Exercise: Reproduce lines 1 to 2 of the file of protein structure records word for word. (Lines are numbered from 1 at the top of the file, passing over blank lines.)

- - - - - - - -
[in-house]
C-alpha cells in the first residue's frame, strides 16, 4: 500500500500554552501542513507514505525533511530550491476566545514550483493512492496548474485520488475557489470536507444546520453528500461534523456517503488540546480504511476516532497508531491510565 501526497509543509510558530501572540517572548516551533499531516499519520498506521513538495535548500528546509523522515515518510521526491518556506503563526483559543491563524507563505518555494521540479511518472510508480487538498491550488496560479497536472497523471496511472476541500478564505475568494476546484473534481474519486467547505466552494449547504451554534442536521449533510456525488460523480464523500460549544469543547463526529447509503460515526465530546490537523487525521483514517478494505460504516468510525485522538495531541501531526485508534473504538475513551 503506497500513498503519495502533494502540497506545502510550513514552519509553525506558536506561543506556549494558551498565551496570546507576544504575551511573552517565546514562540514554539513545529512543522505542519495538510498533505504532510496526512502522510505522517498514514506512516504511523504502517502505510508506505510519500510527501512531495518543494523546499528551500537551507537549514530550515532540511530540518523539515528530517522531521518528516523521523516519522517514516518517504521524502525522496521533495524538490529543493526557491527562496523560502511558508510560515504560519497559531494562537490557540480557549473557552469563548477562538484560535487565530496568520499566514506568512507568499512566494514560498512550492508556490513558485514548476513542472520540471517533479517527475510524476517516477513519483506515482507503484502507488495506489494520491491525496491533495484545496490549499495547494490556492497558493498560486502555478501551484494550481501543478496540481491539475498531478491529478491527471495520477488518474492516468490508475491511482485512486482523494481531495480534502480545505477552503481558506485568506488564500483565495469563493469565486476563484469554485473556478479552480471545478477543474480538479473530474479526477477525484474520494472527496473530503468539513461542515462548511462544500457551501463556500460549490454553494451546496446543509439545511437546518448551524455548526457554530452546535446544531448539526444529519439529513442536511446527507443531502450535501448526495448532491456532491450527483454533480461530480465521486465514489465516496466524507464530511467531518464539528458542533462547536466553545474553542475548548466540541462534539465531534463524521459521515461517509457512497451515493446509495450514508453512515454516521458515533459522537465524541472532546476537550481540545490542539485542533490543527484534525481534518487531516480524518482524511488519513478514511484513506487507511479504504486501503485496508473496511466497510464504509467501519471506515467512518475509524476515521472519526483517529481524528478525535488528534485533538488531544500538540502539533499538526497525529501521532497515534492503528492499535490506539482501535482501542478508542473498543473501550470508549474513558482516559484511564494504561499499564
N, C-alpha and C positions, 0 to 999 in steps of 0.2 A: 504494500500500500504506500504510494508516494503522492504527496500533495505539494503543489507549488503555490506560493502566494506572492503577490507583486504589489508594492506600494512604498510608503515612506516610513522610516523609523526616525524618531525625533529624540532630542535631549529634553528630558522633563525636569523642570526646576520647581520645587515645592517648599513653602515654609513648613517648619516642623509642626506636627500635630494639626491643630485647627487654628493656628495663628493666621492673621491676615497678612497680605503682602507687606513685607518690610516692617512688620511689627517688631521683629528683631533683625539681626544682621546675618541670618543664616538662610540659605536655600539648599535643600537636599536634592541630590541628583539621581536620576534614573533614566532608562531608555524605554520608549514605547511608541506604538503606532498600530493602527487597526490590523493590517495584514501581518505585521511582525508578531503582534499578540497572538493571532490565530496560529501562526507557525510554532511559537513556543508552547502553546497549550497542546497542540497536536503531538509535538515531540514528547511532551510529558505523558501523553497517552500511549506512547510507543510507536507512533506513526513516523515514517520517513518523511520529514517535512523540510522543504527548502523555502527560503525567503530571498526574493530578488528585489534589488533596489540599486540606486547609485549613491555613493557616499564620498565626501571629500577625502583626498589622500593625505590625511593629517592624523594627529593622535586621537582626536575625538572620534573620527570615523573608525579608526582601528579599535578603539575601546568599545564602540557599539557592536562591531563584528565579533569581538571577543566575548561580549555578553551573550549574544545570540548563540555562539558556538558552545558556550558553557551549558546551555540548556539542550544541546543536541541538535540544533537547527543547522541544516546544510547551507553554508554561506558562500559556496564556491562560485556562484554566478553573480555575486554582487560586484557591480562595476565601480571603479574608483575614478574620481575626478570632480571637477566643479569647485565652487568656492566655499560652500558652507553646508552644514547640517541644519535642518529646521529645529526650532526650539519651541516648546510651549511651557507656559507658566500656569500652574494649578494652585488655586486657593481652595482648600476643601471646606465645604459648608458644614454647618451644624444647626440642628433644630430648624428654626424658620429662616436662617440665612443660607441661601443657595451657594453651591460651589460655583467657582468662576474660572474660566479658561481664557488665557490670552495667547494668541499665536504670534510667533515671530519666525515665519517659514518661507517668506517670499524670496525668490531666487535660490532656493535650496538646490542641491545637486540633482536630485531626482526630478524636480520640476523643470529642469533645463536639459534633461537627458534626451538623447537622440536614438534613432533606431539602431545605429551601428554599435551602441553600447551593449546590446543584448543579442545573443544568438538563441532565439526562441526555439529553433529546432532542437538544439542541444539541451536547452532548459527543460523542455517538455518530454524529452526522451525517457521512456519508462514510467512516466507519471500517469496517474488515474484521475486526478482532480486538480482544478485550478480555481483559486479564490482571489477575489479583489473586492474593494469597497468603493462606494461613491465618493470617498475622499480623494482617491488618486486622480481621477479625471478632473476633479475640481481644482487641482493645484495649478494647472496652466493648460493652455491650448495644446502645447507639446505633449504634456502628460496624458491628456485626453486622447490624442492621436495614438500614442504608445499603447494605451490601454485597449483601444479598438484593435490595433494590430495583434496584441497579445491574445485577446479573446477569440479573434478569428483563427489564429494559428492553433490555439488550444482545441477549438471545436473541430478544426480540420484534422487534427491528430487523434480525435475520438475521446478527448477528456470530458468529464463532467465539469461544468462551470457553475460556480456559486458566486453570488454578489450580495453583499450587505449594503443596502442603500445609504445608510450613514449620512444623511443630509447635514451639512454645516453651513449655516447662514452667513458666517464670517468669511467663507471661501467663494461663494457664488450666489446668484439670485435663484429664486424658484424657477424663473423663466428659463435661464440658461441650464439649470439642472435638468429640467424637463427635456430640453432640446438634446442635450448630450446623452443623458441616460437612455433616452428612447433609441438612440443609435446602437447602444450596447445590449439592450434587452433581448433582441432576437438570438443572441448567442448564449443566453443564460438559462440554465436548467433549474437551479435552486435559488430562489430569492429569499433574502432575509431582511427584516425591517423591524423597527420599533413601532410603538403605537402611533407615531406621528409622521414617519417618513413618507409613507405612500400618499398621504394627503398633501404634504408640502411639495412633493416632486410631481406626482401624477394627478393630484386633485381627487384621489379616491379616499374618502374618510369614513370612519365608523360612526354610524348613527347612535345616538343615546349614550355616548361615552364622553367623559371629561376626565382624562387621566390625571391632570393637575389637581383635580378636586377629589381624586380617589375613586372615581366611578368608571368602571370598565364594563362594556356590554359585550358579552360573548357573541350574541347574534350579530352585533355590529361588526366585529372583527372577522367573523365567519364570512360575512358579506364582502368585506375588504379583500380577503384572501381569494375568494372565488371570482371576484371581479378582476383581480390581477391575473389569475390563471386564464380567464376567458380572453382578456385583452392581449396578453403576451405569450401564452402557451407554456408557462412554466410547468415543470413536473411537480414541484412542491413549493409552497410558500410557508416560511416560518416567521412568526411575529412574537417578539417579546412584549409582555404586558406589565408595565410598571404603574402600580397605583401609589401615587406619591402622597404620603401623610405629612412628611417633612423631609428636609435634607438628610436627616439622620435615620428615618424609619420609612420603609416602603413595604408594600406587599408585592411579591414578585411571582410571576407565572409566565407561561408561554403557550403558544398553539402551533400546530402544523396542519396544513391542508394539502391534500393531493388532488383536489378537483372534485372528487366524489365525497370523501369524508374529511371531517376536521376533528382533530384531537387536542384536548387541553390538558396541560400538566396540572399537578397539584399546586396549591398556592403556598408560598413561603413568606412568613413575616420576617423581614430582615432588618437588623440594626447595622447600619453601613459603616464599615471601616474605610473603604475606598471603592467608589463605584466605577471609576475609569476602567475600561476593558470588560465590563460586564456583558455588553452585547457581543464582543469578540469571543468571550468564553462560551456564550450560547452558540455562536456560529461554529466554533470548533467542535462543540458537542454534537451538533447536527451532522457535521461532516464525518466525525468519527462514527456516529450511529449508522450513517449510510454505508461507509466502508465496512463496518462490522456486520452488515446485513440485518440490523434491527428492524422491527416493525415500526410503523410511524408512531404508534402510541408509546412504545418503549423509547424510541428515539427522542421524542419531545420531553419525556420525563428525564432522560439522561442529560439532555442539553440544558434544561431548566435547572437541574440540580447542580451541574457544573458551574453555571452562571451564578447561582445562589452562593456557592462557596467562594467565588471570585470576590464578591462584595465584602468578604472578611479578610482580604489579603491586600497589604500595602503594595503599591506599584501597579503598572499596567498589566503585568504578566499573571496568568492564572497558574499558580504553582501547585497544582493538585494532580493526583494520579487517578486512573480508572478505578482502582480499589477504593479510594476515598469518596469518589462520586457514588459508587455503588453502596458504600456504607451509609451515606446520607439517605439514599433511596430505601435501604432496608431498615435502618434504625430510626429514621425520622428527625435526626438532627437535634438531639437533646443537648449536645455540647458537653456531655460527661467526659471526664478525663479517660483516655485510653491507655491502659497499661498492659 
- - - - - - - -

[in-house]
C-alpha cells in the first residue's frame, strides 16, 4: 500500500500554552501542513507514505525533511530550491476566545514550483493512492496548474485520488475557489470536507444546520453528500461534523456517503488540546480504511476516532497508531491510565 501526497509543509510558530501572540517572548516551533499531516499519520498506521513538495535548500528546509523522515515518510521526491518556506503563526483559543491563524507563505518555494521540479511518472510508480487538498491550488496560479497536472497523471496511472476541500478564505475568494476546484473534481474519486467547505466552494449547504451554534442536521449533510456525488460523480464523500460549544469543547463526529447509503460515526465530546490537523487525521483514517478494505460504516468510525485522538495531541501531526485508534473504538475513551 503506497500513498503519495502533494502540497506545502510550513514552519509553525506558536506561543506556549494558551498565551496570546507576544504575551511573552517565546514562540514554539513545529512543522505542519495538510498533505504532510496526512502522510505522517498514514506512516504511523504502517502505510508506505510519500510527501512531495518543494523546499528551500537551507537549514530550515532540511530540518523539515528530517522531521518528516523521523516519522517514516518517504521524502525522496521533495524538490529543493526557491527562496523560502511558508510560515504560519497559531494562537490557540480557549473557552469563548477562538484560535487565530496568520499566514506568512507568499512566494514560498512550492508556490513558485514548476513542472520540471517533479517527475510524476517516477513519483506515482507503484502507488495506489494520491491525496491533495484545496490549499495547494490556492497558493498560486502555478501551484494550481501543478496540481491539475498531478491529478491527471495520477488518474492516468490508475491511482485512486482523494481531495480534502480545505477552503481558506485568506488564500483565495469563493469565486476563484469554485473556478479552480471545478477543474480538479473530474479526477477525484474520494472527496473530503468539513461542515462548511462544500457551501463556500460549490454553494451546496446543509439545511437546518448551524455548526457554530452546535446544531448539526444529519439529513442536511446527507443531502450535501448526495448532491456532491450527483454533480461530480465521486465514489465516496466524507464530511467531518464539528458542533462547536466553545474553542475548548466540541462534539465531534463524521459521515461517509457512497451515493446509495450514508453512515454516521458515533459522537465524541472532546476537550481540545490542539485542533490543527484534525481534518487531516480524518482524511488519513478514511484513506487507511479504504486501503485496508473496511466497510464504509467501519471506515467512518475509524476515521472519526483517529481524528478525535488528534485533538488531544500538540502539533499538526497525529501521532497515534492503528492499535490506539482501535482501542478508542473498543473501550470508549474513558482516559484511564494504561499499564